Vince Whirlwind.
            WheresWallace.
            Willard.
            And who can forget Michael The Realist.

            Good on `em for that.

            80

          • #
            Ross

            If Malcolm is genuine in his statements that his support for EVs is because they can help substitute imported oil products by using electricity generated by Aussie coal then I don’t think there is anything wrong with that.
            But he has to agree that 90+% of EV supporters are doing it because they believe they are helping reduce emissions and those same people conveniently forget where the electricity for their EVs is coming from.

            70

            • #
              Malcolm

              And my advice to you Ross is don’t care about why other people buy EVs, do the research, look at the reasons why they benefit yourself and the country and make your own decision with an open mind, the fact that Australia could run EVs off the local power grid instead of importing multi billion dollars of oil into Australia every year should get you inquiring.

              45

              • #
                ian hilliar

                Yea…..but what about all the brownouts we would have if lots of likeminded “patriots” actually started using our overstressed renewables based grid for their toy EVs????

                60

              • #
                Malcolm

                electric cars can be charged at home when it suits the grid, another of the reasons AGL are keen to see them increase in numbers, what do you think 14 million cars will just arrive by ship tomorrow and blow up the grid?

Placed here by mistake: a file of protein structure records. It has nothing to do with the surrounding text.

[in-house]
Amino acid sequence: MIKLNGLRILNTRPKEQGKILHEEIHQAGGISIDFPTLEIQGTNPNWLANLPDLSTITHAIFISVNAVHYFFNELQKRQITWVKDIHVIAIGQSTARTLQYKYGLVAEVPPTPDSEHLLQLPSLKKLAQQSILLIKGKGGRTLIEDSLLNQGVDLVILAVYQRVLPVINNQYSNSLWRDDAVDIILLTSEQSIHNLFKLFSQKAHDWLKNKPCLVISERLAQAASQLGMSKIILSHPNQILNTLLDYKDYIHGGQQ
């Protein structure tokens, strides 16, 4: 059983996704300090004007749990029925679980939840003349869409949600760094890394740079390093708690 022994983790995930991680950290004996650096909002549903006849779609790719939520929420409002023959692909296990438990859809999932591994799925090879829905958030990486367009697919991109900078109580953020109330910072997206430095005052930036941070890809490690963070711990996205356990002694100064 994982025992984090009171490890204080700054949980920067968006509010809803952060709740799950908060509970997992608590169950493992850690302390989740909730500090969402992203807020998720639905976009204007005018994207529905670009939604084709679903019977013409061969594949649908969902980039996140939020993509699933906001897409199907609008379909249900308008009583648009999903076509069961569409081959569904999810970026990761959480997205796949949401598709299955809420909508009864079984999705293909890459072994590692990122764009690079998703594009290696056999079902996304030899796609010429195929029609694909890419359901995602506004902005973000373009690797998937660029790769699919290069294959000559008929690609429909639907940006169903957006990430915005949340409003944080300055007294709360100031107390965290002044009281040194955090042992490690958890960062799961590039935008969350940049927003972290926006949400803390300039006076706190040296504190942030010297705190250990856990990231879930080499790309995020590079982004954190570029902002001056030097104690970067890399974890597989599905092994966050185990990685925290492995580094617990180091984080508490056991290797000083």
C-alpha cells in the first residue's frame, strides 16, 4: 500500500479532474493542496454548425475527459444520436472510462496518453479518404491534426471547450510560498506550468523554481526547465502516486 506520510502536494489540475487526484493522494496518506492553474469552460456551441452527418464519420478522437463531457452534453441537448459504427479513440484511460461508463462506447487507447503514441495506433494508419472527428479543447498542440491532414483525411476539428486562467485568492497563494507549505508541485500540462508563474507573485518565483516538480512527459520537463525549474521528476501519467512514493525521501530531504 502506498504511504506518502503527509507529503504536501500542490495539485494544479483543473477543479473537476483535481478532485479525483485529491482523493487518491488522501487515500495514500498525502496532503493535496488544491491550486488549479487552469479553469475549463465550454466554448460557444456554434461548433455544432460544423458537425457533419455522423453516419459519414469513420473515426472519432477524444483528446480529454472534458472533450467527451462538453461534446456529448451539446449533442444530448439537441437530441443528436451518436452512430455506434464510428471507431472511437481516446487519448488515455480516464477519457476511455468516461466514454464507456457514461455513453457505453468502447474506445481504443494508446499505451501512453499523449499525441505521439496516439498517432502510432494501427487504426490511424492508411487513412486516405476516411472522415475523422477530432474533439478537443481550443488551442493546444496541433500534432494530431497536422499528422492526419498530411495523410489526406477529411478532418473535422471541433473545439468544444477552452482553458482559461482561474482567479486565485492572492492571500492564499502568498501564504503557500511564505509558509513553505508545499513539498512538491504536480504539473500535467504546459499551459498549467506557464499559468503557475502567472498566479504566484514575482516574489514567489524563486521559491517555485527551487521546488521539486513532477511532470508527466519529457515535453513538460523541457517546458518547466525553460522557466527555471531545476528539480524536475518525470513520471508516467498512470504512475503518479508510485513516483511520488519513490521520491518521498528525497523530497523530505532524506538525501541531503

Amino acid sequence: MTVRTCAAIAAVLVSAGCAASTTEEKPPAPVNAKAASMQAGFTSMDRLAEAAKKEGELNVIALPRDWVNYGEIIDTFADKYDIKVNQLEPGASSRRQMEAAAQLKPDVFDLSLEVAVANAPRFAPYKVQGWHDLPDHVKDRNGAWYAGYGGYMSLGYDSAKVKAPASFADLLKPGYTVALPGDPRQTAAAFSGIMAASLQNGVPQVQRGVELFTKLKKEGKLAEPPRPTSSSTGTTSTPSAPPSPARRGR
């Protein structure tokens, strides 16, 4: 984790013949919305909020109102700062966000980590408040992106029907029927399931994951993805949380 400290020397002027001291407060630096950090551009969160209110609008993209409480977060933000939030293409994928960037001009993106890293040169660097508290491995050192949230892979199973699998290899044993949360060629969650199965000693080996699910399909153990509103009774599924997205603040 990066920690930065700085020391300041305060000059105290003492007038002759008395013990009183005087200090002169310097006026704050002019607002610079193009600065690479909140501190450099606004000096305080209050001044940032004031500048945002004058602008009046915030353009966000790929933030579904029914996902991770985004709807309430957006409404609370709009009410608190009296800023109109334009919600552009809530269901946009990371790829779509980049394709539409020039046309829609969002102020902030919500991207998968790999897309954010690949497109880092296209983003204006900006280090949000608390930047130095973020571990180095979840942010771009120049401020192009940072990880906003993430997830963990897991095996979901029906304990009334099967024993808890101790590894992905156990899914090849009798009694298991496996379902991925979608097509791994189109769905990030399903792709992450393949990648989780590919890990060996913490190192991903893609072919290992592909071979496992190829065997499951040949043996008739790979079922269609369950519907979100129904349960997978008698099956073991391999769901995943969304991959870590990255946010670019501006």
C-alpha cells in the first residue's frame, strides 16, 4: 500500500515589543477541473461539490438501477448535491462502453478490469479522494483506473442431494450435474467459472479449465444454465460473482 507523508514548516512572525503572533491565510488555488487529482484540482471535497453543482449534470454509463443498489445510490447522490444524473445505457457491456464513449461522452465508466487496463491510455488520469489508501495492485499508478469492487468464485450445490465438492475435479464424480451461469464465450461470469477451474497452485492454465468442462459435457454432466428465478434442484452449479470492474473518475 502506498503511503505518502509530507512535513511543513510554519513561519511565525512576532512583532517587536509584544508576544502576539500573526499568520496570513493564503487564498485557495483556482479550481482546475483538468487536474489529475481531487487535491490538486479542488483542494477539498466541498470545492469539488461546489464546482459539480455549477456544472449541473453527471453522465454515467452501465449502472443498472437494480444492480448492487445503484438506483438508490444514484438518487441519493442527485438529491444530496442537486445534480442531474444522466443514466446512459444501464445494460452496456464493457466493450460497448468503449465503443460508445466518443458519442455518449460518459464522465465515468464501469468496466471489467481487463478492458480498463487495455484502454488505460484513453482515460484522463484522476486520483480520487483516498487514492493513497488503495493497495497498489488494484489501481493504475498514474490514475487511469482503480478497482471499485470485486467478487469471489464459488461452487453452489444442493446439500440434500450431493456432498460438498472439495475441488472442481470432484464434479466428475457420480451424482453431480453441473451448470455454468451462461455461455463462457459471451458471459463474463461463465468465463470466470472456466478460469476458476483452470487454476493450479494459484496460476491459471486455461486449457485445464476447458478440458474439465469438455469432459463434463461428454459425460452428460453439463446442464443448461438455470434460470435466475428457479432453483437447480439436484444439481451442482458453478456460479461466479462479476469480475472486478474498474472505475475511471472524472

35

              • #
                OriginalSteve

                “electric cars can be charged at home when it suits the grid, another of the reasons AGL are keen to see them increase in numbers, what do you think 14 million cars will just arrive by ship tomorrow and blow up the grid?”

                Malcolm/Willard … you need to understand basic electrical engineering.

                More EVs per household = more electricity needed per household.

                Electricity needs wires.

                Certain size wires can only carry certain ammount of electricity.

                If you exceed the safe capacity of the existing wires, and sub stations and switch yards, you need to physically replace wires etc.

                That costs money, lots of it.

                I suspect the electricity providers will be only too happy to charge you for upgrading the supply wiring into your house, and your switch box, etc.